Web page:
Have you ever gone to the gym alone, hoping to find a friend to climb with, but to no avail?
Perhaps you’re not in the mood to boulder, or you had your mind set on running laps up and the down the wall for training.
In the past, you would have been plum out of luck if you couldn’t find someone to be your belay slave. Nowadays, many climbing gyms have incorporated a useful device to help individuals climb without a belay partner - the auto belay.
Clip the free locking carabiner to your belay loop. Check the crab is locked and then unclip the other carabiner from the ground anchor, now climb. Just remember, you're on your own and betting on the proper functioning of the auto belay, so be alert to any odd or changing performance in the device. When you're done, always clip to the anchor first, then unclip from your harness.
An automatic belay device (AKA auto belay) takes up slack as you climb, thereby negating the need for a belayer on the ground. When the climber reaches the top, or if they fall, the device automatically catches the climber and slowly lowers them to the ground.
Sounds pretty simple right?
But how does it take up the slack, you ask? And why won’t it drop me if I fall?
Let’s look into the mechanics of the device to get a better understanding of how they work and why auto belays are a far safer alternative to climbing alone than free soloing.
An auto belay device is comprised of two main parts - the internal mechanism and the outer shell.
The straightforward outer shell consists of a metal case for durability and an installation handle that anchors the device to the wall.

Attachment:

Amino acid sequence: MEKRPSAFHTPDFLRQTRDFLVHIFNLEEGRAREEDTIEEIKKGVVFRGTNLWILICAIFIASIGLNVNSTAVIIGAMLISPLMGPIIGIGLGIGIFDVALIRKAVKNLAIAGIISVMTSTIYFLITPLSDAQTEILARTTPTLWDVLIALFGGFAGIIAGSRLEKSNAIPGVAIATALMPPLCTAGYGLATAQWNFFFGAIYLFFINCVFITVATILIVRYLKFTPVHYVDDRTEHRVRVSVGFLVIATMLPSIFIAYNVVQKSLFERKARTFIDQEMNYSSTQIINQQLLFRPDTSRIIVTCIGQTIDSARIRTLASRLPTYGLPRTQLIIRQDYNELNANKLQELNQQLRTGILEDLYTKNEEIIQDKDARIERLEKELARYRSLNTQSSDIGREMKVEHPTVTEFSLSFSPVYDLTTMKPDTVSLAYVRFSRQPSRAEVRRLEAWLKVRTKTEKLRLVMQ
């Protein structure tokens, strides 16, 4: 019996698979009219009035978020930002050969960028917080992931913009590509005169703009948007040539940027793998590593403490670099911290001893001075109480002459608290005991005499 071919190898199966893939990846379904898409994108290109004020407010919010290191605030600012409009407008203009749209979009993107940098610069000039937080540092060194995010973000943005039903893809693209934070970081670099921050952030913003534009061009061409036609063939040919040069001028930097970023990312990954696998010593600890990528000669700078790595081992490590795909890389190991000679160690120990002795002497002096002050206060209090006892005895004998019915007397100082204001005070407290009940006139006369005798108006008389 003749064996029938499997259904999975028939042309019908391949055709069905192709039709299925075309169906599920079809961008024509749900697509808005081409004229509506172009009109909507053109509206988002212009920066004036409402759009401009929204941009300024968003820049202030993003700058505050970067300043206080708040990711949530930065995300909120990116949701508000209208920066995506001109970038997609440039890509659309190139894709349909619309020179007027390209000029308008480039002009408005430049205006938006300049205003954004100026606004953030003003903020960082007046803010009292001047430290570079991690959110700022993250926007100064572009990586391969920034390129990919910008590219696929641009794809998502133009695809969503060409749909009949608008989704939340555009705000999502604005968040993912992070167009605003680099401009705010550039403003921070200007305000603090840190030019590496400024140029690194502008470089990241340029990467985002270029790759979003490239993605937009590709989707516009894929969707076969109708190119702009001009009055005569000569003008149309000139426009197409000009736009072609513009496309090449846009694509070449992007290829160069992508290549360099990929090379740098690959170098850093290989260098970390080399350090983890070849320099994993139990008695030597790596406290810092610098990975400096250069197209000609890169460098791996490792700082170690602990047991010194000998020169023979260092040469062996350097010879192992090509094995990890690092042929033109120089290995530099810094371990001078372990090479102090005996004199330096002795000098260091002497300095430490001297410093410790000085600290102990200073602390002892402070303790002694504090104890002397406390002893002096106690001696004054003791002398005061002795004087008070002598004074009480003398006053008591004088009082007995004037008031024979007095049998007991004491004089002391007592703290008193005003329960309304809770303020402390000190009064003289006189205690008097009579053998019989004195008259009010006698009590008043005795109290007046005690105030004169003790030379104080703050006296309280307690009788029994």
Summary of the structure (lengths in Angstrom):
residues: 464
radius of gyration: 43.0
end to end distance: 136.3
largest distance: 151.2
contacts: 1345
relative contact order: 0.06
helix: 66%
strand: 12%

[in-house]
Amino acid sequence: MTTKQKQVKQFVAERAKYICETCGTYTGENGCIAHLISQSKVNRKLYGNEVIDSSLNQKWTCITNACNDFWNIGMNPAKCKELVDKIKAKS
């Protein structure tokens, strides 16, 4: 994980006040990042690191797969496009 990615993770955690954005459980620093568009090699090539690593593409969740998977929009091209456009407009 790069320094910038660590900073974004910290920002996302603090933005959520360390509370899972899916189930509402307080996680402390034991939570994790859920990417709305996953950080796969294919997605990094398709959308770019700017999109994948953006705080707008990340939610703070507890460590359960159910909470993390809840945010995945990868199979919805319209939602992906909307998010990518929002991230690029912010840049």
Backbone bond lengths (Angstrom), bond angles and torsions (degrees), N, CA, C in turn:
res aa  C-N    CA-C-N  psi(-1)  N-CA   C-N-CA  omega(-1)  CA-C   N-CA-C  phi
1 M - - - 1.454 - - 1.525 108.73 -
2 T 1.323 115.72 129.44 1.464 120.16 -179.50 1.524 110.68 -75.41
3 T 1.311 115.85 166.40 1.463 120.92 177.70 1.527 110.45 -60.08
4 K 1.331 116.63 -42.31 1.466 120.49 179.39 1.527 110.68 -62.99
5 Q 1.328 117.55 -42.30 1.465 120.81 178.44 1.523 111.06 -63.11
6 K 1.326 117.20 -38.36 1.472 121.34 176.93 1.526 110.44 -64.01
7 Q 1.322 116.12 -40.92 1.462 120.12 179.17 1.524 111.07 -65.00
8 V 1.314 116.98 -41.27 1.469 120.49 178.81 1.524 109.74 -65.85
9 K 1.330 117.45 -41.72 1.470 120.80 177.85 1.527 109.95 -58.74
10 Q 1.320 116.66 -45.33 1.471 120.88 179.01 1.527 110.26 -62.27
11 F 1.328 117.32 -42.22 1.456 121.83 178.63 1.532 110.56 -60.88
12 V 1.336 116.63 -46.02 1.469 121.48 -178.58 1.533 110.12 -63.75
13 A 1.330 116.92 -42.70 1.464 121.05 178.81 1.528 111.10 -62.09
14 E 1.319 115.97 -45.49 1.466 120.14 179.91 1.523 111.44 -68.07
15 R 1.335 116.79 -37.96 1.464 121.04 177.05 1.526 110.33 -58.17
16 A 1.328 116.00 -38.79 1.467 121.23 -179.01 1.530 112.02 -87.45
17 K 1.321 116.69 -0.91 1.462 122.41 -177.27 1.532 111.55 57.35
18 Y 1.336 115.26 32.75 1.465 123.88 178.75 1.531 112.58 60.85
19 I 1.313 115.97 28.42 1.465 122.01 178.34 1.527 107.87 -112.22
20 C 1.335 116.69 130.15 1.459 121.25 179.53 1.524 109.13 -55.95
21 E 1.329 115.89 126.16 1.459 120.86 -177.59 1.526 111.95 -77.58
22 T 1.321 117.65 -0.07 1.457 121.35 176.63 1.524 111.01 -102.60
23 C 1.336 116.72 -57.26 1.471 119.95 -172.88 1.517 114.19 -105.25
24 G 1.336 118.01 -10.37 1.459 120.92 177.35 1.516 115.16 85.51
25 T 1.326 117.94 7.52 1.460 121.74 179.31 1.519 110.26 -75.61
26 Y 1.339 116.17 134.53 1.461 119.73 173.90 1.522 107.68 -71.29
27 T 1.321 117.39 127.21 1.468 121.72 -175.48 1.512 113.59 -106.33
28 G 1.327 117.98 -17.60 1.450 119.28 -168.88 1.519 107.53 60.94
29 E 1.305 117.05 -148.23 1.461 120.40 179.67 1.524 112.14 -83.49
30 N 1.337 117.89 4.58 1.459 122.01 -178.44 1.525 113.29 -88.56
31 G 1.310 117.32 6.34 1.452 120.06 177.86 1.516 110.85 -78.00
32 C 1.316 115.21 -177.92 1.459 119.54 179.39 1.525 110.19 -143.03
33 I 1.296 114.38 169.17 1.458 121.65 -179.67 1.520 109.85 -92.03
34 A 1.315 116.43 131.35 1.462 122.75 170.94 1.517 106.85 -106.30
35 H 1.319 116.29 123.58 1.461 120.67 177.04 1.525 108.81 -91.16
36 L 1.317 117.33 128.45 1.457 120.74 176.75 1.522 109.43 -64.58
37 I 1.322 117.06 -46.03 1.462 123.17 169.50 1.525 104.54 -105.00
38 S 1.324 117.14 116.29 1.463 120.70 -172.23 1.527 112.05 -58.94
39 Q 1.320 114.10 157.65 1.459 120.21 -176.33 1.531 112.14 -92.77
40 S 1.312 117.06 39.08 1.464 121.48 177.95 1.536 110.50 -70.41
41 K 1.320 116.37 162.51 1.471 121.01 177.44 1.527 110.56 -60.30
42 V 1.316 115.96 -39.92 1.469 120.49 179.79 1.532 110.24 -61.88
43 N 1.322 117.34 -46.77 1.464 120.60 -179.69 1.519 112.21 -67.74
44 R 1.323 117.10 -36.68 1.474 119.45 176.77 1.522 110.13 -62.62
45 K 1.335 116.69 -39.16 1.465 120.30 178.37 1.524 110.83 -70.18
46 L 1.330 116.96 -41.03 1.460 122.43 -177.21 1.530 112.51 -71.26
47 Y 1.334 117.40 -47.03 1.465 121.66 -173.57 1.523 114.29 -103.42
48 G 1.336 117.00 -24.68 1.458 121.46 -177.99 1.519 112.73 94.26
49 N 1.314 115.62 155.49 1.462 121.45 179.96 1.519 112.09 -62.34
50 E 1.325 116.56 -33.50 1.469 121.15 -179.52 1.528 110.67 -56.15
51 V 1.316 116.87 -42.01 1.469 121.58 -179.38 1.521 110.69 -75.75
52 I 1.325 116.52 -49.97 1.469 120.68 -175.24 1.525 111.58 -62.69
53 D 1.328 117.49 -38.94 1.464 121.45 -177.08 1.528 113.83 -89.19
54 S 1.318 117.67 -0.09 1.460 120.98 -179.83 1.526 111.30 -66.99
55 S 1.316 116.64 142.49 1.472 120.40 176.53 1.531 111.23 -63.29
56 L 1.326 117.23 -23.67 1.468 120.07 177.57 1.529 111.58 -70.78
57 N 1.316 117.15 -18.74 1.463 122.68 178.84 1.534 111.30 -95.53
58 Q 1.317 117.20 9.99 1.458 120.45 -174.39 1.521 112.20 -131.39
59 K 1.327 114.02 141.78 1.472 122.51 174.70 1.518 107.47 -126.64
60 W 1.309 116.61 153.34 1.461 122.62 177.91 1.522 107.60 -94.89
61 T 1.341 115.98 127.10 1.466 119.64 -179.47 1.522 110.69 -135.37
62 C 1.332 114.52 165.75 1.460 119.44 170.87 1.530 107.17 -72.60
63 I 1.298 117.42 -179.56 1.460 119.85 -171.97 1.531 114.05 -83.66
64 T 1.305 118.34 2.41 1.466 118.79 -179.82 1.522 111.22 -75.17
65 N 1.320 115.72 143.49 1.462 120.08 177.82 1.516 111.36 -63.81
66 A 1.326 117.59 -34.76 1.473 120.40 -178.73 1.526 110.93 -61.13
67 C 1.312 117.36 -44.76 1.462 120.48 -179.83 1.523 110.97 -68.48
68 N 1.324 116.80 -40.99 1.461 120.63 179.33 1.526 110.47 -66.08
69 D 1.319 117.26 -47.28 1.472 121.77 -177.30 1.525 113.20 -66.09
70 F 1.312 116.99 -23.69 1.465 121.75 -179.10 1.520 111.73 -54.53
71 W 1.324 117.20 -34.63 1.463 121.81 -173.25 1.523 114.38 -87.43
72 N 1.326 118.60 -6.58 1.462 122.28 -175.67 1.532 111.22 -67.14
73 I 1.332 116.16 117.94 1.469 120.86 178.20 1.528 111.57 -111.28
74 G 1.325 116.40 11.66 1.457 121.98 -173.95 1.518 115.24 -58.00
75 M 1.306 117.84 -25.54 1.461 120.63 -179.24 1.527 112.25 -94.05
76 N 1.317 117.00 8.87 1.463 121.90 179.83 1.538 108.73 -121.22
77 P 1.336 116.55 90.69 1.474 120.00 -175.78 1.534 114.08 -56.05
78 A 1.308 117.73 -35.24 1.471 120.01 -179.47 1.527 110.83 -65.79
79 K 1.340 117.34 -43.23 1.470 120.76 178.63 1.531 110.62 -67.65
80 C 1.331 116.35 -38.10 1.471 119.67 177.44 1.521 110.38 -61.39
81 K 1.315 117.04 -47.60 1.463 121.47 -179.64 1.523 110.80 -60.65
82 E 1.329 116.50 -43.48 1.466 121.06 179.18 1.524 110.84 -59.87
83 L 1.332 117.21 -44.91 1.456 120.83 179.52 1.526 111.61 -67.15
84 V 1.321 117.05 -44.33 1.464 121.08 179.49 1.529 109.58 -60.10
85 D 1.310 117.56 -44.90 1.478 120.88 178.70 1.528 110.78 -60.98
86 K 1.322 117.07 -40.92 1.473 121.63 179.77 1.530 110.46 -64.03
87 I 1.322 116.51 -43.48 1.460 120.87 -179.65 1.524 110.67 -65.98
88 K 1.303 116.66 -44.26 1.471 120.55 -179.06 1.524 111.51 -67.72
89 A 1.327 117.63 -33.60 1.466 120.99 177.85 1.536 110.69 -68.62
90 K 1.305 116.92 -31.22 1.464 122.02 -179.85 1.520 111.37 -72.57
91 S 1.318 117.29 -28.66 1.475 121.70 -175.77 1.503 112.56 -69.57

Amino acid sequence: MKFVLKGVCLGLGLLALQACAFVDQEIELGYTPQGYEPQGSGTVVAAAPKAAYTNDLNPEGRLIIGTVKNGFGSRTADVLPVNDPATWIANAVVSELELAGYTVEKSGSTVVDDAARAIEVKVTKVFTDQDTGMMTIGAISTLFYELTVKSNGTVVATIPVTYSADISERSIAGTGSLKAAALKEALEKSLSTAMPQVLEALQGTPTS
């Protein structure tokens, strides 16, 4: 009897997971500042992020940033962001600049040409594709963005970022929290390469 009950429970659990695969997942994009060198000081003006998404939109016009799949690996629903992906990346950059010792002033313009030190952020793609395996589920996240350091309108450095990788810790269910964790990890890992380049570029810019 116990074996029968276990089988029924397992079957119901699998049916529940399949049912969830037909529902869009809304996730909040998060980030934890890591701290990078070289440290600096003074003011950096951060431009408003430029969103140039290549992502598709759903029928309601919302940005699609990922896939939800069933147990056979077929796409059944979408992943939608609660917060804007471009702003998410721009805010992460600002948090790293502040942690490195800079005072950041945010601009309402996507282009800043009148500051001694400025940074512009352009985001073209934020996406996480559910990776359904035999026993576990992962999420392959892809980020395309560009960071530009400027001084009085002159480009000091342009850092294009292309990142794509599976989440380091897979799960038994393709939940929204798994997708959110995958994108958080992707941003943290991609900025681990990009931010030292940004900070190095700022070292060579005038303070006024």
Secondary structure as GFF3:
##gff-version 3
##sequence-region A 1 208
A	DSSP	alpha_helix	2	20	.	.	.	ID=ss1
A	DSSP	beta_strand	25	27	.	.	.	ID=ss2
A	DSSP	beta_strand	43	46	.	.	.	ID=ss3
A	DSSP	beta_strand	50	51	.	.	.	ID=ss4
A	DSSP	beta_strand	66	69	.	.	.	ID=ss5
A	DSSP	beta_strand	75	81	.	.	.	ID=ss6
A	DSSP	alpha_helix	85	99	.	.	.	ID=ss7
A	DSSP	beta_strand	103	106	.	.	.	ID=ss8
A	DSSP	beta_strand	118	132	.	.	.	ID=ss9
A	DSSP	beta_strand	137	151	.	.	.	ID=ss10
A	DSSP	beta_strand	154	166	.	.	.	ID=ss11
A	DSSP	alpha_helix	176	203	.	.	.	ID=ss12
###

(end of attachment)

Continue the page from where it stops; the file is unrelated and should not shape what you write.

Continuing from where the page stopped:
The inner components are also relatively simple.
Inside the device you can find a long, nylon lanyard coiled tightly around a spring-loaded center spool. This lanyard is what you clip into, instead of tying into a traditional climbing rope.
Most auto belays use the same mechanism for ascension, but the mode of descent varies among different types of automatic belay devices.
To ascend, the lanyard is simply wound into the device by a retraction spring as you climb. However, there are two types of braking systems utilized for a controlled descent: magnetic and friction based.
One auto belay design relies on magnets for braking purposes.
Think of the braking force you felt if you’ve ever ridden a roller coaster, train, or elevator - these all use the same magnetic force for deceleration.
In terms of the auto belay, two large magnets inside the device are attached to a rotor.
When the climber descends, the force of the slack being pulled out of the device spins the rotor. This, in turn, sends the magnets outwards from the center of rotation.